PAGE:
Haiti Donors Conference: A New Paradigm or New Packaging?

  International leaders gathered in Washington, DC this past week to pledge assistance to Haiti through the Haiti Donors Conference at the Inter-American Development Bank (IDB). UN Secretary General Ban Ki-moon, Secretary of State Clinton, President Clinton, and the presidents of the World Bank, IDB, and IMF all spoke about the "critical juncture" that Haiti is at: either Haiti could take significant steps forward or a devastating slide backwards. Yet, overwhelming optimism abounded: all Haiti needed to keep it on the right track was donor commitment to support the government of Haiti’s "excellent" plan to alleviate poverty and promote economic growth. In the convivial and cooperative spirit of the donor conference, it was possible, for just a moment, to forget the international community’s – and that of many of the donors in the room — egregious history with the most impoverished nation in the Western Hemisphere and believe, as the title of the conference proclaimed, that Haiti was moving "Toward a New Cooperation Paradigm for Growth and Opportunity."

And then the pledges came in. $324 million (the actual number is still being verified, after donors made general pledges on Tuesday). A mere $324 million to take Haiti from its critical crossroads towards progress and a new paradigm? Perhaps the lack of funds makes sense to donors in light of the fragile state of the world’s economy. But then again, donor-after-donor conceded that Haiti is at a "critical juncture" and, in recent months, the nation has warranted high-profile international attention, including visits by the UN Secretary General, Secretary and President Clinton and a host of other international experts and dignitaries.

If we move past the amount given, we should acknowledge that even $324 million can make a significant contribution in Haiti. But before we do, it might be worthwhile to look back at lessons learned — something that the donors at this conference did not want to do. At the 2004 donors conference, $1 billion was pledged under the Interim Cooperation Framework, a plan to address Haiti’s most urgent needs: food security, health, education and strengthening government infrastructure. However, most of these pledges were never fulfilled and the funds that were sent, by most estimates a fraction of the monies pledged, did not go to the priority sectors. If there is to be true hope for Haiti, not just HOPE II, an Act passed by congress to provide tariff preferences for U.S. imports of Haitian apparel, pledges must be fulfilled and go to the priority sectors outlined by the government to make any measurable contribution.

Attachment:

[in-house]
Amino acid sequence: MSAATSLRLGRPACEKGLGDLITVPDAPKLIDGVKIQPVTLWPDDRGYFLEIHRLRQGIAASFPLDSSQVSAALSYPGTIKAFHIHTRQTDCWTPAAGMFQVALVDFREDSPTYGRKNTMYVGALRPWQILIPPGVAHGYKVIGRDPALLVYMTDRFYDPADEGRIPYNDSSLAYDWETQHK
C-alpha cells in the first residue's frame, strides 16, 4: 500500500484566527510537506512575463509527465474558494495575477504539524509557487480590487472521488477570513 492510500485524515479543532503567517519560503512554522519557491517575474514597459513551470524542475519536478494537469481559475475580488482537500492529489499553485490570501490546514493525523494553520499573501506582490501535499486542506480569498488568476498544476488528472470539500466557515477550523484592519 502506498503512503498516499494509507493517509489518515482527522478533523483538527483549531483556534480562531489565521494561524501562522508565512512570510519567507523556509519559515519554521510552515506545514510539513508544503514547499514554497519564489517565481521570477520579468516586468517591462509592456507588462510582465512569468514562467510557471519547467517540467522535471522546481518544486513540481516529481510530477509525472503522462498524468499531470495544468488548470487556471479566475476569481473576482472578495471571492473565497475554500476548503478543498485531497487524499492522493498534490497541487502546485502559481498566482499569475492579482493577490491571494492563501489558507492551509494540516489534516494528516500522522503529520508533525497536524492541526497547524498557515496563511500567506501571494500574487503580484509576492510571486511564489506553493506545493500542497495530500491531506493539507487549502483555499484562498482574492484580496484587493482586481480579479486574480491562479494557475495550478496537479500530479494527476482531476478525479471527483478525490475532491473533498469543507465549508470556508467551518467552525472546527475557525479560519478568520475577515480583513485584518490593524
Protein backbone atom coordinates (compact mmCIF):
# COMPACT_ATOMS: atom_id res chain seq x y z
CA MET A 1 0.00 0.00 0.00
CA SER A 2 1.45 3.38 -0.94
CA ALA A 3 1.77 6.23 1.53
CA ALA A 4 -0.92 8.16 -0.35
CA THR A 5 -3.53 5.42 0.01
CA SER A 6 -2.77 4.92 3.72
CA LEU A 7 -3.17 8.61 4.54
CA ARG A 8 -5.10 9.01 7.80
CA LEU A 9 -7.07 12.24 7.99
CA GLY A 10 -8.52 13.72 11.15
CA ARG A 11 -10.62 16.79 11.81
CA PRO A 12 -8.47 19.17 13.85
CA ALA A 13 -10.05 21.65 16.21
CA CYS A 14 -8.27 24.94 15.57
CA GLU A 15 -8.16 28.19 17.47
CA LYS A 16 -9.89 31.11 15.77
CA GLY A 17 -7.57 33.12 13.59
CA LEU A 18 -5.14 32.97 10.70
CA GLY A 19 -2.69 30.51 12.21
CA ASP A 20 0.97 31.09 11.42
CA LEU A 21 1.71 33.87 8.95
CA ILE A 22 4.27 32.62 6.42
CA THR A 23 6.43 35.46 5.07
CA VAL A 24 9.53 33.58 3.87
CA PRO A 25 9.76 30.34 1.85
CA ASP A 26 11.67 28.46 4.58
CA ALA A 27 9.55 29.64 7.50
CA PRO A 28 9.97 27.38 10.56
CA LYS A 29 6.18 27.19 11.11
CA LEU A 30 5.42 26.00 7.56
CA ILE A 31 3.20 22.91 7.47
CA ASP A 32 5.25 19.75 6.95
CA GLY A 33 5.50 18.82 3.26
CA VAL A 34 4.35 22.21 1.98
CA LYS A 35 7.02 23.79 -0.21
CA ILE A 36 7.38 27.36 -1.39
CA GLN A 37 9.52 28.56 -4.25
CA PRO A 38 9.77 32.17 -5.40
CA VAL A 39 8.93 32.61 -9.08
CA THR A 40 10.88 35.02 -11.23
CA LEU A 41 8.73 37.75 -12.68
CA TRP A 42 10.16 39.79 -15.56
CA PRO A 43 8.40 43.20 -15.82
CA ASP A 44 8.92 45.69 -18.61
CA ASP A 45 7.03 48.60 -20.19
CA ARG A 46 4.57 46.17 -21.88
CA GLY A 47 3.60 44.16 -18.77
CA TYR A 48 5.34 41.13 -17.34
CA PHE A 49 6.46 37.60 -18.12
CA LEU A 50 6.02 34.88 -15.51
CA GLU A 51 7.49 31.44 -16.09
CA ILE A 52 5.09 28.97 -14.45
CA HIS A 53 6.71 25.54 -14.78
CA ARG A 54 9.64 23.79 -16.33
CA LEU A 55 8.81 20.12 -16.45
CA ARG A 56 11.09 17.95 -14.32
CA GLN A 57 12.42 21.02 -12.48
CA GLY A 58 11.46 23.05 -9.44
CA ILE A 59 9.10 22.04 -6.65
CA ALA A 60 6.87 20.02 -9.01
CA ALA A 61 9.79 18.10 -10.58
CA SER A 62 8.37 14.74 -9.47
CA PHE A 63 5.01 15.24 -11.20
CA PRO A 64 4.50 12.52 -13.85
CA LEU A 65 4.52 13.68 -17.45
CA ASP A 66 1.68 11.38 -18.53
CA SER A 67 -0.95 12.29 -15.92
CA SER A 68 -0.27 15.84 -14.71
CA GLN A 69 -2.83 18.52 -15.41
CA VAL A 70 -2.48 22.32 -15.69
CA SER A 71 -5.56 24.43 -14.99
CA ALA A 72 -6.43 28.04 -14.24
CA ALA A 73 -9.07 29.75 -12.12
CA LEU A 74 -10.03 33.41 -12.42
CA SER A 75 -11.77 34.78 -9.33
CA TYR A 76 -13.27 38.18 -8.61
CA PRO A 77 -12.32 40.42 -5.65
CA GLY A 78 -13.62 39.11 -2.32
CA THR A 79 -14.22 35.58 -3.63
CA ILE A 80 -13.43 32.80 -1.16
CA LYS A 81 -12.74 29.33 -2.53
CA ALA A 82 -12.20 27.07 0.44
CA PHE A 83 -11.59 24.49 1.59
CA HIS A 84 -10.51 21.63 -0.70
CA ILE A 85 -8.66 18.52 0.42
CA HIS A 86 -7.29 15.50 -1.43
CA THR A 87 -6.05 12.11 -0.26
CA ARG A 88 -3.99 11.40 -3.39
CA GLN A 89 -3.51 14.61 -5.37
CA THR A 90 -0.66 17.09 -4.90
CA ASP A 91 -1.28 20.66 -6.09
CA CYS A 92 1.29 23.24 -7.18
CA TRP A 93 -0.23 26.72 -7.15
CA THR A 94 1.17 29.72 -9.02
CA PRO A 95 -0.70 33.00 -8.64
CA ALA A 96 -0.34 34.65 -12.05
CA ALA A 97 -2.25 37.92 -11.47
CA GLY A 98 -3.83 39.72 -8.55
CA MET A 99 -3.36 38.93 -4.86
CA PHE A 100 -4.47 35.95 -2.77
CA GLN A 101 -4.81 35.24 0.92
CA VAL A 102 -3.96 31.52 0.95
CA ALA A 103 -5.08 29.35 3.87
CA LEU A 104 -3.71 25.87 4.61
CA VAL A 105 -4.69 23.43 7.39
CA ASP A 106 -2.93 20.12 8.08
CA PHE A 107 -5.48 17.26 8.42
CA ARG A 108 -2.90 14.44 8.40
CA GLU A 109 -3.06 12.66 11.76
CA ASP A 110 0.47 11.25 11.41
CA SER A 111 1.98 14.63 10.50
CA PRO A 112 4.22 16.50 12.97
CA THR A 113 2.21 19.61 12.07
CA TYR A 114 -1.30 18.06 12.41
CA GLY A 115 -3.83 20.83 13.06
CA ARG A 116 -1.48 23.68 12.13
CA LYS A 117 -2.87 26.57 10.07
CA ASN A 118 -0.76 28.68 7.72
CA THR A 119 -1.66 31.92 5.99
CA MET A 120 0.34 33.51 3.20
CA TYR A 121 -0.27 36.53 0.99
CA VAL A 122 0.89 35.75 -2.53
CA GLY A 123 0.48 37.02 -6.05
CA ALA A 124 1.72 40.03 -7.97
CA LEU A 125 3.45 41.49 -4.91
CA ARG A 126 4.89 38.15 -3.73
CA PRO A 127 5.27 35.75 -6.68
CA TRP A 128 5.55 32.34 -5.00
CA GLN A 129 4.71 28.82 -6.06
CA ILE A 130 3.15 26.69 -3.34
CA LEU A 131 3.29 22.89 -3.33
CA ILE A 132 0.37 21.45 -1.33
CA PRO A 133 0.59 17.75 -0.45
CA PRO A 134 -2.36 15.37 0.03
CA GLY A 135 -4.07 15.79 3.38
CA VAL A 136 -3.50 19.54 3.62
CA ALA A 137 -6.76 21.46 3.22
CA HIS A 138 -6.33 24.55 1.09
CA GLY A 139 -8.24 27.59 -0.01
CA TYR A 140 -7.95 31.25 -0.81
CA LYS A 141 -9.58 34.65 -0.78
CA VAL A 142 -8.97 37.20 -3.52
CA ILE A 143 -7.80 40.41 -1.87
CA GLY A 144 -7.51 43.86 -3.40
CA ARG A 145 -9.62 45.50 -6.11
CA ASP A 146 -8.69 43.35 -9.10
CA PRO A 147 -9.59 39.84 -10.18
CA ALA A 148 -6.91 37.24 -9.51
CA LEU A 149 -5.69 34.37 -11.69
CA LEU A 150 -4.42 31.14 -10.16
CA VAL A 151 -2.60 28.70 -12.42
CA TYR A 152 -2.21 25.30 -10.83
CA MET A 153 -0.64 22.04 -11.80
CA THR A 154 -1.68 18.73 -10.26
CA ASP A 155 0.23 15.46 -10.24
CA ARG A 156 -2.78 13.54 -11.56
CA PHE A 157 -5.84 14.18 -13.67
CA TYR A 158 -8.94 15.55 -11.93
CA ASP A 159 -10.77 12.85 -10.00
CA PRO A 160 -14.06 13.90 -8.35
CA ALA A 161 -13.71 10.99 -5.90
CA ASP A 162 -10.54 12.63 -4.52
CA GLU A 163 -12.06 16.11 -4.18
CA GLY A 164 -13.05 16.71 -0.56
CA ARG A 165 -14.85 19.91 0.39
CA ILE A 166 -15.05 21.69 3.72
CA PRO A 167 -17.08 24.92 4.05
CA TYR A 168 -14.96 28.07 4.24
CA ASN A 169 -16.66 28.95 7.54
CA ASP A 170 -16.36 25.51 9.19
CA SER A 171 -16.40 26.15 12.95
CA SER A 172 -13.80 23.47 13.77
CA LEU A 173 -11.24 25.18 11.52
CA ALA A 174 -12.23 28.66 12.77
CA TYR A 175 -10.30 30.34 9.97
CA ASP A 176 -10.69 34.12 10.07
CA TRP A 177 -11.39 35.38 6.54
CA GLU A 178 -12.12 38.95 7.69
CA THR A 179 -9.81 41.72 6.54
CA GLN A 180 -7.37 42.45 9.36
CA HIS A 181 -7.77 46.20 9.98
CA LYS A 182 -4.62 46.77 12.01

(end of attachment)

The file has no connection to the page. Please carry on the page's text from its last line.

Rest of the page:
Equally important, the funding patterns of the last decade need to be reevaluated and reversed with more funds going directly to the Haitian public sector. Almost all assistance going to Haiti from major donors states flows through NGOs, bypassing the very institutions the donors all committed to strengthening this week. Without direct funding to the government agencies charged with devising national schemes for serving its population, public infrastructures for health, education, housing, clean water and the like collapse when NGOs lose their funding or change their priorities. The gaping hole that is left behind in such circumstances has been the story of Haiti for far too long and which, unless changed, will prevent the nation from setting forth models for the long-term welfare of her people.

The news is not all bad – Haiti does stand at a crossroads after all. There are some positive signs – the US has reversed its policy of bypassing the government and for the first time provided $20 million of direct budgetary support to Haiti. The international attention is also encouraging, but must be sustained. Now, the rhetoric of partnership needs to be actualized. $324 million in pledges, if actually fulfilled and spent according to the needs and rights of the Haitian people, can improve the daily lives of Haitians who live in the most impoverished nation in our hemisphere. But it will depend on the actions of the donors. Perhaps the more important crossroads is not the one that Haiti stands before, but the one the donors must contemplate. Are they ready to embrace the new paradigm, a true partnership with Haiti, or just repackage the old one?

Monika Kalra Varma is the Director of the Center for Human Rights at the Robert F. Kennedy Center for Justice and Human Rights.